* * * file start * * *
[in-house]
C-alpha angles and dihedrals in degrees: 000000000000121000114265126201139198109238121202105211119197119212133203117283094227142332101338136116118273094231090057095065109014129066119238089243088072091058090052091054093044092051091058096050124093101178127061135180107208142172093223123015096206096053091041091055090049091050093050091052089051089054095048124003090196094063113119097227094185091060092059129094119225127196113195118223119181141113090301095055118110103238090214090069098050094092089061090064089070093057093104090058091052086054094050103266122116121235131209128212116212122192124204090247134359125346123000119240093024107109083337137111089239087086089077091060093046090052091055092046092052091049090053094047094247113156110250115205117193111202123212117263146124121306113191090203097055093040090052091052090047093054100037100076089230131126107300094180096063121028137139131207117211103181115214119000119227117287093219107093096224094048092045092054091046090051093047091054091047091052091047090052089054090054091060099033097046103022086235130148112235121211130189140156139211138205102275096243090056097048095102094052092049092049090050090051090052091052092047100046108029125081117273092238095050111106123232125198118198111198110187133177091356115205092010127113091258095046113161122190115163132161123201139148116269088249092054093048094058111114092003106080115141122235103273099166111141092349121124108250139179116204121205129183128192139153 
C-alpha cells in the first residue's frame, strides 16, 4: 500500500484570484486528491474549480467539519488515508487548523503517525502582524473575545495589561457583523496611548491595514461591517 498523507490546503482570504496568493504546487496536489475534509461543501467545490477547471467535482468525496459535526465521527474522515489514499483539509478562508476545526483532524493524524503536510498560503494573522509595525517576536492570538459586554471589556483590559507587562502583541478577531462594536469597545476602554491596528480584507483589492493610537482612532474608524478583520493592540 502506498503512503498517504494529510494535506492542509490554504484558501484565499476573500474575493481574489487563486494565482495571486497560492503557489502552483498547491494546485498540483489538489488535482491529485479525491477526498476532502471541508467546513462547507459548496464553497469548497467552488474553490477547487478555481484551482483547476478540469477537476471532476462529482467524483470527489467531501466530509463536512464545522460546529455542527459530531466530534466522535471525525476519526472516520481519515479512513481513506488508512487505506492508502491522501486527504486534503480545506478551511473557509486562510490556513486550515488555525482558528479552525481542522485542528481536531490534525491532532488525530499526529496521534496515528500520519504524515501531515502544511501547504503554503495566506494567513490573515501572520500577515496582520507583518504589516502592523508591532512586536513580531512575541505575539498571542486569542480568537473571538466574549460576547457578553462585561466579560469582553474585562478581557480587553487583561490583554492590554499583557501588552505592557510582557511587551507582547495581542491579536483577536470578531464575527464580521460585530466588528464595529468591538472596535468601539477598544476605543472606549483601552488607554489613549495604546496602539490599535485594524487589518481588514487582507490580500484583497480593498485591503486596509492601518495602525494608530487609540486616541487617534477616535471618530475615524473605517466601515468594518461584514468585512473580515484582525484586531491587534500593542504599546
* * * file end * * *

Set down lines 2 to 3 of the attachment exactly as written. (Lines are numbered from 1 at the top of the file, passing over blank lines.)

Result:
C-alpha angles and dihedrals in degrees: 000000000000121000114265126201139198109238121202105211119197119212133203117283094227142332101338136116118273094231090057095065109014129066119238089243088072091058090052091054093044092051091058096050124093101178127061135180107208142172093223123015096206096053091041091055090049091050093050091052089051089054095048124003090196094063113119097227094185091060092059129094119225127196113195118223119181141113090301095055118110103238090214090069098050094092089061090064089070093057093104090058091052086054094050103266122116121235131209128212116212122192124204090247134359125346123000119240093024107109083337137111089239087086089077091060093046090052091055092046092052091049090053094047094247113156110250115205117193111202123212117263146124121306113191090203097055093040090052091052090047093054100037100076089230131126107300094180096063121028137139131207117211103181115214119000119227117287093219107093096224094048092045092054091046090051093047091054091047091052091047090052089054090054091060099033097046103022086235130148112235121211130189140156139211138205102275096243090056097048095102094052092049092049090050090051090052091052092047100046108029125081117273092238095050111106123232125198118198111198110187133177091356115205092010127113091258095046113161122190115163132161123201139148116269088249092054093048094058111114092003106080115141122235103273099166111141092349121124108250139179116204121205129183128192139153 
C-alpha cells in the first residue's frame, strides 16, 4: 500500500484570484486528491474549480467539519488515508487548523503517525502582524473575545495589561457583523496611548491595514461591517 498523507490546503482570504496568493504546487496536489475534509461543501467545490477547471467535482468525496459535526465521527474522515489514499483539509478562508476545526483532524493524524503536510498560503494573522509595525517576536492570538459586554471589556483590559507587562502583541478577531462594536469597545476602554491596528480584507483589492493610537482612532474608524478583520493592540 502506498503512503498517504494529510494535506492542509490554504484558501484565499476573500474575493481574489487563486494565482495571486497560492503557489502552483498547491494546485498540483489538489488535482491529485479525491477526498476532502471541508467546513462547507459548496464553497469548497467552488474553490477547487478555481484551482483547476478540469477537476471532476462529482467524483470527489467531501466530509463536512464545522460546529455542527459530531466530534466522535471525525476519526472516520481519515479512513481513506488508512487505506492508502491522501486527504486534503480545506478551511473557509486562510490556513486550515488555525482558528479552525481542522485542528481536531490534525491532532488525530499526529496521534496515528500520519504524515501531515502544511501547504503554503495566506494567513490573515501572520500577515496582520507583518504589516502592523508591532512586536513580531512575541505575539498571542486569542480568537473571538466574549460576547457578553462585561466579560469582553474585562478581557480587553487583561490583554492590554499583557501588552505592557510582557511587551507582547495581542491579536483577536470578531464575527464580521460585530466588528464595529468591538472596535468601539477598544476605543472606549483601552488607554489613549495604546496602539490599535485594524487589518481588514487582507490580500484583497480593498485591503486596509492601518495602525494608530487609540486616541487617534477616535471618530475615524473605517466601515468594518461584514468585512473580515484582525484586531491587534500593542504599546